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19 October 2022

Epiblepharon – An Eyelid Anomaly

The prevalence of epiblepharon is about 10% in the paediatric population with predilection for the younger age groups.

For some milder cases, the children are able to grow out of this condition as their facial structure matures. There is no gender difference in prevalence.

What causes Epiblepharon?

Epiblepharon is characterised by a congenital horizontal fold of skin near the normal eyelid margin that is caused by the abnormal insertion of muscle fibres. This causes the lashes to be redirected into a vertical position and contact the cornea or conjunctiva.

How does Epiblepharon affects my child’s eyes?

The redirected lashes can cause constant rubbing against the cornea and cause irritation that may lead to red eyes. In more severe cases, the cornea may become scratched and scarred which may lead to keratitis or astigmatism.

This condition is found most commonly in Asian individuals, especially children and can occur in both eyes. It can involve either the upper or lower eyelid, but it is most commonly seen involving the lower eyelid.

How do I know if my child has Epiblepharon?

Epiblepharon is typically asymptomatic (shows no symptoms) if it is mild and usually resolves spontaneously in the first few years of life as a result of differential growth of the facial structures.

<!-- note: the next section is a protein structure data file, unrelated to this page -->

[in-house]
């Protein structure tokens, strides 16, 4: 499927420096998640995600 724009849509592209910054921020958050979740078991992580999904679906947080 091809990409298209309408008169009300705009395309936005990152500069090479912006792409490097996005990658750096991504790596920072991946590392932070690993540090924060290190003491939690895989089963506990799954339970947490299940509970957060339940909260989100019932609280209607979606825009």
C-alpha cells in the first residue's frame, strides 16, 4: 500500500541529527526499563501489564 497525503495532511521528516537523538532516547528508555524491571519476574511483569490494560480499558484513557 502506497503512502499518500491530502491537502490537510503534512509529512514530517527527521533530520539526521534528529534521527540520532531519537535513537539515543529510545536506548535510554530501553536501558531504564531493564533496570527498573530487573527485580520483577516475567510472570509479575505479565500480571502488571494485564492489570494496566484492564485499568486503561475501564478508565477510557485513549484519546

However, children with this condition may still present the following symptoms:

  • Itchiness and tearing
  • Redness of the eyes
  • Constant and frequent rubbing of eyes
  • Photophobia (sensitive to the glare from bright lights)

Management and Treatment

Epiblepharon can be mild or severe and it can be diagnosed by a paediatric optometrist. During the consultation, the paediatric optometrist looks for any possible signs of epiblepharon in a child via observation of the fold at the eyelid and the growth pattern of the eyelashes. The treatment given will depend on the severity and the presence of corneal damage caused by the constant rubbing of the lashes against the cornea.

Mild cases can therefore be treated with lubricating eye drops or ointment. In severe cases, surgery may be required. Surgery usually involves removing a small area of excess skin and muscle near the lid margin to help the lashes rotate outwards. There may be a faint line where the incision is made, but this usually becomes less obvious with time.